Sightings of the `ghost flier’ have triggered a series of fruitless searches by police and the mountain rescue service, the latest as recently as the summer of 1999. One Peak Park ranger has revealed how the service receives up to four reports of ‘crashing aircraft’ from visitors to the region on average every year. This information places the 1997 incident into context as one of many ‘false alarms’ caused by low-flying aircraft in this part of the Peak. Rangers and search personnel have become so accustomed to these alarms that they have begun to realise how many of the reports are based upon sightings of real aircraft, both military and civilian, observed under unusual conditions. Visitors unfamiliar with the Peak District often fall victim to an optical illusion whereby aircraft in their landing approach to Manchester appear to be at a dangerously low altitude as a result of the height above sea level of the observer. From the evidence available, there is no reason to suggest that the events of that spring evening in 1997 cannot be explained through a combination of misperception, misidentification and plain wishful thinking on behalf of the UFO myth-makers.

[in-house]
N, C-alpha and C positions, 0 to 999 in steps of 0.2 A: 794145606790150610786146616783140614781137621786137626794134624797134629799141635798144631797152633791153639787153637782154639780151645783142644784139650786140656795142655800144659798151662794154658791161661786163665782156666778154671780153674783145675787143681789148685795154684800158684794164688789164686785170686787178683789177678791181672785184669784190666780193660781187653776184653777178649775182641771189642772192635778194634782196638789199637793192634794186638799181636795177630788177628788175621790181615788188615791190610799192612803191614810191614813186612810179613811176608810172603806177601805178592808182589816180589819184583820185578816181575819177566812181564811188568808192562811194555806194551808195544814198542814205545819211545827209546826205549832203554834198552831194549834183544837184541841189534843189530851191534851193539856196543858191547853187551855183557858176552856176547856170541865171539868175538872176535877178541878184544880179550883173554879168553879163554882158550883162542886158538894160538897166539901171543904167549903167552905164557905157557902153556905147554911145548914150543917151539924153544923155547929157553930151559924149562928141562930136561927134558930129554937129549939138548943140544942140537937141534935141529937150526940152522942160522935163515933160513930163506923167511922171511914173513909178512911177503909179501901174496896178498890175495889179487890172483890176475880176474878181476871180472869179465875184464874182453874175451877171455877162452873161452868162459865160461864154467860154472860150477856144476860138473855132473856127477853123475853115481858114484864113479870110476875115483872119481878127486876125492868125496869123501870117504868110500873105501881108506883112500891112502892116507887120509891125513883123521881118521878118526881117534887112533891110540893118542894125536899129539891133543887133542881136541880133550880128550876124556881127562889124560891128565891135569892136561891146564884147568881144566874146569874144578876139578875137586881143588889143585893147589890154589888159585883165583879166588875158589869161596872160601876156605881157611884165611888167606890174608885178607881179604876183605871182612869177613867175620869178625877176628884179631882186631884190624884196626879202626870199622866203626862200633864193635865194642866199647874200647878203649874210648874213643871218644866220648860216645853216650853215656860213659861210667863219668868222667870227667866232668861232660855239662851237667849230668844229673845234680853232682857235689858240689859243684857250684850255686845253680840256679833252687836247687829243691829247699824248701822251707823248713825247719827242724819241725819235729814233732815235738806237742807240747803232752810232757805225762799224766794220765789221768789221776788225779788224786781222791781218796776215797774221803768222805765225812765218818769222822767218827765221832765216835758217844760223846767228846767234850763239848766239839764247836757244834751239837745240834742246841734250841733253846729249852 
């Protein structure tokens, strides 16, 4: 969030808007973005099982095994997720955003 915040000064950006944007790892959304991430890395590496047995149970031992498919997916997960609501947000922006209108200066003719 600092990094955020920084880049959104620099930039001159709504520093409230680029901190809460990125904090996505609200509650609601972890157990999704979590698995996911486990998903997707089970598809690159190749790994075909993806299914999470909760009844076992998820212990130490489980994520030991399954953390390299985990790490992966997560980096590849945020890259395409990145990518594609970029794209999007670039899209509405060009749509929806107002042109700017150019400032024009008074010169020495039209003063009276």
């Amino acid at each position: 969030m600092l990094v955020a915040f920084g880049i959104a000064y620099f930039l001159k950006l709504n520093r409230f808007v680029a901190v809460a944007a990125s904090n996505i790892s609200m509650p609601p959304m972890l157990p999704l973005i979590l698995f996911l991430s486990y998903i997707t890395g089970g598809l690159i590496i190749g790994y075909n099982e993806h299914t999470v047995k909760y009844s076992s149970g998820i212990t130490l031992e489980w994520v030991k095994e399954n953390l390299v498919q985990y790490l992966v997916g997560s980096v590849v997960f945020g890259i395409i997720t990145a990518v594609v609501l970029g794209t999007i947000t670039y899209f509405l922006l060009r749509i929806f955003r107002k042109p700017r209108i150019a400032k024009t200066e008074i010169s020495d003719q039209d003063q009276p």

Fact, common sense and logic are unlikely to halt the development of the Howden Moor mystery into a fully fledged cause celebre of the ‘Roswell’ tradition. Facts and close scrutiny of the evidence may have solved the case to the satisfaction of the majority, but as with Roswell the ‘story’ will continue to live on in mythology. Simply because bizarre claims cannot be disproved, they must therefore have some basis in reality as part of the twisted logic employed by Max Burns and his apologists.

No amount of testimony or evidence will convince those who have made it their mission to defend the preposterous claim that human life was lost as a result of a hostile attack by UFO occupants.